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Logo of rjaicRomanian Journal of Anaesthesia and Intensive Care
 
Rom J Anaesth Intensive Care. 2015 October; 22(2): 83–88.
PMCID: PMC5505379

Language: English | Romanian

Changes of cortical connectivity during deep anaesthesia

Modificări ale conectivităţii corticale în timpul anesteziei profunde

Abstract

Background and Aims

The aim of this study was to evaluate the frontal intracortical connectivity during deep anaesthesia (burst-suppression).

Methods

Experiments were carried out on 5 adult Sprague Dawley rats. The anaesthesia was induced and maintained with isoflurane. Following the induction of anaesthesia, rats were placed in a stereotactic instrument. A hole was drilled in the skull over the frontal cortex and electrodes were inserted in order to record the local field potentials. Rats were maintained in deep level anaesthesia (burst-suppression). The cortical connectivity was assessed by computing the coherence spectra. The frontal intracortical connectivity was calculated during burst, suppression (non-burst) and slow wave anaesthesia periods.

Results

The global cortical connectivity (0.5–100 Hz) was 0.61 ± 0.078 during the burst periods compared to 0.55 ± 0.032 (p < 0.05) during the suppression periods and 0.55 ± 0.015 (p < 0.05) during slow wave anaesthesia.

Conclusions

The global cortical connectivity increased during the burst periods compared to the suppression periods and slow wave anaesthesia. This increase in the cortical synchronization might be due to the subcortical origin of the bursts.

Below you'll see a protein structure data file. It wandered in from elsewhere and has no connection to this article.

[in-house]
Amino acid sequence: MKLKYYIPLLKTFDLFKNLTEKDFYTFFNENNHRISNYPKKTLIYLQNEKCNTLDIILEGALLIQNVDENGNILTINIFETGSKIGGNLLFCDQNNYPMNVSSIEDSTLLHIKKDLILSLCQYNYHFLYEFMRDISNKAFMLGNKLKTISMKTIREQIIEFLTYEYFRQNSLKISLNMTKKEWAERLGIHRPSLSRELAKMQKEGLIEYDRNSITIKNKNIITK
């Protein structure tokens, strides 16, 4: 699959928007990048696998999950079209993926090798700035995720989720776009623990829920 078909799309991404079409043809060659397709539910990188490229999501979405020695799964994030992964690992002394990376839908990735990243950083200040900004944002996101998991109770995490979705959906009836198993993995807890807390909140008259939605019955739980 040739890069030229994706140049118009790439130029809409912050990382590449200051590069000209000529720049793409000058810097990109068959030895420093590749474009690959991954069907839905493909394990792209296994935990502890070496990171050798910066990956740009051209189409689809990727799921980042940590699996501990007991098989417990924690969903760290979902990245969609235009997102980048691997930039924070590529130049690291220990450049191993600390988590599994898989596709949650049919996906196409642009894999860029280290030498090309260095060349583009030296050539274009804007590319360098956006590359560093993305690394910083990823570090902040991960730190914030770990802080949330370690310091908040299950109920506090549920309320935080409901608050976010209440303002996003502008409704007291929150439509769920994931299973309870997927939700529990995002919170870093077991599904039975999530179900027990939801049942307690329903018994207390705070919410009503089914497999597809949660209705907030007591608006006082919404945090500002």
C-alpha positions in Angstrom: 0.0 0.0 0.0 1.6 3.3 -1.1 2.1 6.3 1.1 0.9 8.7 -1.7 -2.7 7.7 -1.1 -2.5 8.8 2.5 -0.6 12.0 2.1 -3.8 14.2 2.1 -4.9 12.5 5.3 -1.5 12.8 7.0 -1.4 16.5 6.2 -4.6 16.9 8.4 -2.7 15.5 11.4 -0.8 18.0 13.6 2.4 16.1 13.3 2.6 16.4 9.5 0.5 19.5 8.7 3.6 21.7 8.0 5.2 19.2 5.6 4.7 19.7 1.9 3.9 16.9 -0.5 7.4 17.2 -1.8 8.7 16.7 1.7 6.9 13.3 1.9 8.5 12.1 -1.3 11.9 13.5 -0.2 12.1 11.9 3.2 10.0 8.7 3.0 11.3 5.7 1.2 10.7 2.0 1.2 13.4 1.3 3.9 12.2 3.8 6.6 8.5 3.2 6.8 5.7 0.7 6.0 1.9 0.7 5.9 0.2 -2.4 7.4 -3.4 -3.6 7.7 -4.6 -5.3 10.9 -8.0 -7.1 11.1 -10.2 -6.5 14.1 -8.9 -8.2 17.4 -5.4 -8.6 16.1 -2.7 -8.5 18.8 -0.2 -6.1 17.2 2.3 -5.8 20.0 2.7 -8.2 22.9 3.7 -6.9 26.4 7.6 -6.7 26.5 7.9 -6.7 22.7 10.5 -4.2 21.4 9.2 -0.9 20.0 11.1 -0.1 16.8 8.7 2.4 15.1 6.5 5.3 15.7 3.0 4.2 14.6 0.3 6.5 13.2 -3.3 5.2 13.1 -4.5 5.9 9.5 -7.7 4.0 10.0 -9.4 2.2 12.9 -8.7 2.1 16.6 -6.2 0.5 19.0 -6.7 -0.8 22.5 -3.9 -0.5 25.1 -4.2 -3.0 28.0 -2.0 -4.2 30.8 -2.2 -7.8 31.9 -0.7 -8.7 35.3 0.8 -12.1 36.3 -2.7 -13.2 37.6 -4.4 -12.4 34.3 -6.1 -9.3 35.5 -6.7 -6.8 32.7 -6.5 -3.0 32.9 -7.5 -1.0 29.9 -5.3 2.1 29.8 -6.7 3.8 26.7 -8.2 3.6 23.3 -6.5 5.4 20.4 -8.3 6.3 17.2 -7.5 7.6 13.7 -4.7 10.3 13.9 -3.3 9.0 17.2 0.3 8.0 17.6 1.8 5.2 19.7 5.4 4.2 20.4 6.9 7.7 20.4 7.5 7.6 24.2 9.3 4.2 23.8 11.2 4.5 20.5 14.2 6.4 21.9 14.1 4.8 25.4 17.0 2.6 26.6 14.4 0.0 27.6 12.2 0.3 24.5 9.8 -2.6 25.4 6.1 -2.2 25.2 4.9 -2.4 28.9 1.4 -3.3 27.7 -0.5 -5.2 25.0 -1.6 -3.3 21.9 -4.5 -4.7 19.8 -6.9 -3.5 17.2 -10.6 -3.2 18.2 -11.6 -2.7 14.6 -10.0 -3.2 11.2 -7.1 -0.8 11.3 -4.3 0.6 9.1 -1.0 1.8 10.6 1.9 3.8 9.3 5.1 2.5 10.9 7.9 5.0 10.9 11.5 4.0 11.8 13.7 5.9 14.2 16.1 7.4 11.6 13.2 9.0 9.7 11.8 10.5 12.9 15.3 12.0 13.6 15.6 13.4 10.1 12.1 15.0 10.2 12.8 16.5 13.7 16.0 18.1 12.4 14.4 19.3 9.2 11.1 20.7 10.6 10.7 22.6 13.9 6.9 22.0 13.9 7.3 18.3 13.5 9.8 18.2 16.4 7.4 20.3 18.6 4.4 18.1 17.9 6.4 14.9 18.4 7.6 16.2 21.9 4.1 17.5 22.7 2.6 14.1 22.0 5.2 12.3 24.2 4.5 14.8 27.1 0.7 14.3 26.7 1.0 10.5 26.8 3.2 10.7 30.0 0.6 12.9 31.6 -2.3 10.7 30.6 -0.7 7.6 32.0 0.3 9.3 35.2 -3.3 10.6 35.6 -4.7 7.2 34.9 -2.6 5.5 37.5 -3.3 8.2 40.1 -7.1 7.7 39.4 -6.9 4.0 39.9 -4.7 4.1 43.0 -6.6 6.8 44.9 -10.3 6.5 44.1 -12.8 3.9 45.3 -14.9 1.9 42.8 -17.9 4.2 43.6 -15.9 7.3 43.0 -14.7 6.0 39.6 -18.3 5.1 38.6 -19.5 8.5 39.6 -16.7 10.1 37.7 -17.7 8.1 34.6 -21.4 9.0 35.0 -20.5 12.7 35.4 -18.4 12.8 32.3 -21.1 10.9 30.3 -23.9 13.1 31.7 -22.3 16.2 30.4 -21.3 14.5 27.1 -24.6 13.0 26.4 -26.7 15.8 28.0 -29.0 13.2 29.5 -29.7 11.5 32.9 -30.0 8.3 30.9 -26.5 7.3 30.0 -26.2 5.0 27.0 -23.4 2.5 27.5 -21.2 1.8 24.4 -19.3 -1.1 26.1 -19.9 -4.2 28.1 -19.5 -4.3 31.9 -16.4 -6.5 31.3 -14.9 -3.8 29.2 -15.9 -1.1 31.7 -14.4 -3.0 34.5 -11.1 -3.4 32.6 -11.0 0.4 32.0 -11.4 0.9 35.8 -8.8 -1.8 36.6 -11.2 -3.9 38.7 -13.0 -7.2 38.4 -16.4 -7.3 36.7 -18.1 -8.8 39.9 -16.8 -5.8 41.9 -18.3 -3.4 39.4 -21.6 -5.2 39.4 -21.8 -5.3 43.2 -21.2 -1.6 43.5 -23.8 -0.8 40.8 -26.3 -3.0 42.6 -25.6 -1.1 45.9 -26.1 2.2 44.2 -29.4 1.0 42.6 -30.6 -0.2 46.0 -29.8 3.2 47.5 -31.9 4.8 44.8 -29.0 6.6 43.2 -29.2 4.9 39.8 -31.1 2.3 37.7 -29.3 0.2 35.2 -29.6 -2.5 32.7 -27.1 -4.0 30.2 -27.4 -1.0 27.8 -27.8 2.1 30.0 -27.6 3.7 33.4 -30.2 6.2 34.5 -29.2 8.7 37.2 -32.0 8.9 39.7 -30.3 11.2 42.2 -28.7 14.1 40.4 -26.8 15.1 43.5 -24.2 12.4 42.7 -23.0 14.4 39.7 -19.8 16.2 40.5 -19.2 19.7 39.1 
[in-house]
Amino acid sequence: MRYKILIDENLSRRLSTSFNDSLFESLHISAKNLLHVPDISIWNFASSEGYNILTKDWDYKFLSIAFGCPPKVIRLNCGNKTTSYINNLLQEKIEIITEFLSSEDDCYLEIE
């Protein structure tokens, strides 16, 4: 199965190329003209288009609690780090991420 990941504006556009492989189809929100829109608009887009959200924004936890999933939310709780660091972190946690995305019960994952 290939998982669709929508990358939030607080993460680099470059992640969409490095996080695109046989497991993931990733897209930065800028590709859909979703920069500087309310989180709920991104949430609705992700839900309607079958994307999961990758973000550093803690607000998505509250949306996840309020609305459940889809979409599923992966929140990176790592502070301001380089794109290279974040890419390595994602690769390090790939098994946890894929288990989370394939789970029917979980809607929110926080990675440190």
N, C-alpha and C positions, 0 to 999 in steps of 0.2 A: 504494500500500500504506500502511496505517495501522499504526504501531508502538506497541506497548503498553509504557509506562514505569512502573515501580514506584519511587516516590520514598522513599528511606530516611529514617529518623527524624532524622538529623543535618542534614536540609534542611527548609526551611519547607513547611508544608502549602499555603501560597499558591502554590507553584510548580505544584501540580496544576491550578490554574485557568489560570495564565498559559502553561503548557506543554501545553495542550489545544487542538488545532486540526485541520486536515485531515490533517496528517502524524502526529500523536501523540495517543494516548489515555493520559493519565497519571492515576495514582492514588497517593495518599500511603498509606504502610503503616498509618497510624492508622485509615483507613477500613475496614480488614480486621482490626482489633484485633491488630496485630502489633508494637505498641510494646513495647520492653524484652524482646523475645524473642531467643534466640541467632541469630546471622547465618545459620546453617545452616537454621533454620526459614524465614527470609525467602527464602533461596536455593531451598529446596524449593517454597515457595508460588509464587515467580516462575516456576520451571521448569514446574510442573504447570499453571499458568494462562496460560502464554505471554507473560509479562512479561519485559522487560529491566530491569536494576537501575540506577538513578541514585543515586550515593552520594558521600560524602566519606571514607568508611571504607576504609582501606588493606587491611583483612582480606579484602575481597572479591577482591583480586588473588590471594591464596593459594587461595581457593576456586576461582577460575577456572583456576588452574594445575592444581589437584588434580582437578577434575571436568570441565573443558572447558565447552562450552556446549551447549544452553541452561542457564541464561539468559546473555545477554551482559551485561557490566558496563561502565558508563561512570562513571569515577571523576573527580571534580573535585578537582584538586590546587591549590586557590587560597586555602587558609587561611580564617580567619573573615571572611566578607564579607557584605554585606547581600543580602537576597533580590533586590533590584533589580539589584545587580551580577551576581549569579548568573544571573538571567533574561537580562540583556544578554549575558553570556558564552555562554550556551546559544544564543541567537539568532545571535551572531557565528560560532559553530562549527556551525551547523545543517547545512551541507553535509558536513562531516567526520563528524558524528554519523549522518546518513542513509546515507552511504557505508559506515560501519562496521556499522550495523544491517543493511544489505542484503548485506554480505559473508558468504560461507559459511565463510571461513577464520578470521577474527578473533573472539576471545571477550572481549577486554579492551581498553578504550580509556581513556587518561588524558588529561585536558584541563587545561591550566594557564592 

Keywords: cortical connectivity, anaesthesia, burst suppression

Rezumat

Obiectiv

În acest studiu ne-am propus să evaluăm conectivitatea frontală intracorticală în timpul anesteziei profunde (burst suppression).

Metoda

Experimentele s-au desfăşurat pe şobolani adulţi Sprague Dawlei, în număr de 5. Anestezia a fost indusă şi menţinută cu izofluran. După inducţia anesteziei şobolanul a fost plasat într-un stereotax şi s-a efectuat o gaură de trepan deasupra cortexului frontal prin care au fost introduşi electrozii pentru înregistrarea potenţialelor de câmp. Şobolanii au fost menţinuţi în anestezie profundă (burst suppression). Pentru evaluarea conectivităţii corticale am folosit coerenţa spectrală. Conectivitatea frontală intracorticală a fost calculată în timpul perioadelor de burst, a perioadelor de „supresie” (non-burst) şi în timpul anesteziei cu unde lente.

Rezultate

Conectivitatea corticală globală (0,5–100 Hz) a fost de 0,61 ± 0,078 în timpul perioadelor de burst în comparaţie cu 0,55 ± 0,032 în timpul perioadelor de „supresie” (p < 0,05) şi 0,55 ± 0,015 (p < 0,05) în timpul anesteziei cu unde lente.

Concluzii

Conectivitatea corticală a crescut în timpul perioadelor de burst în comparaţie cu perioadele de non-burst şi a anesteziei cu unde lente. Această creştere a sincronizării corticale ar putea fi explicată prin originea subcorticală a burst-urilor.

Introduction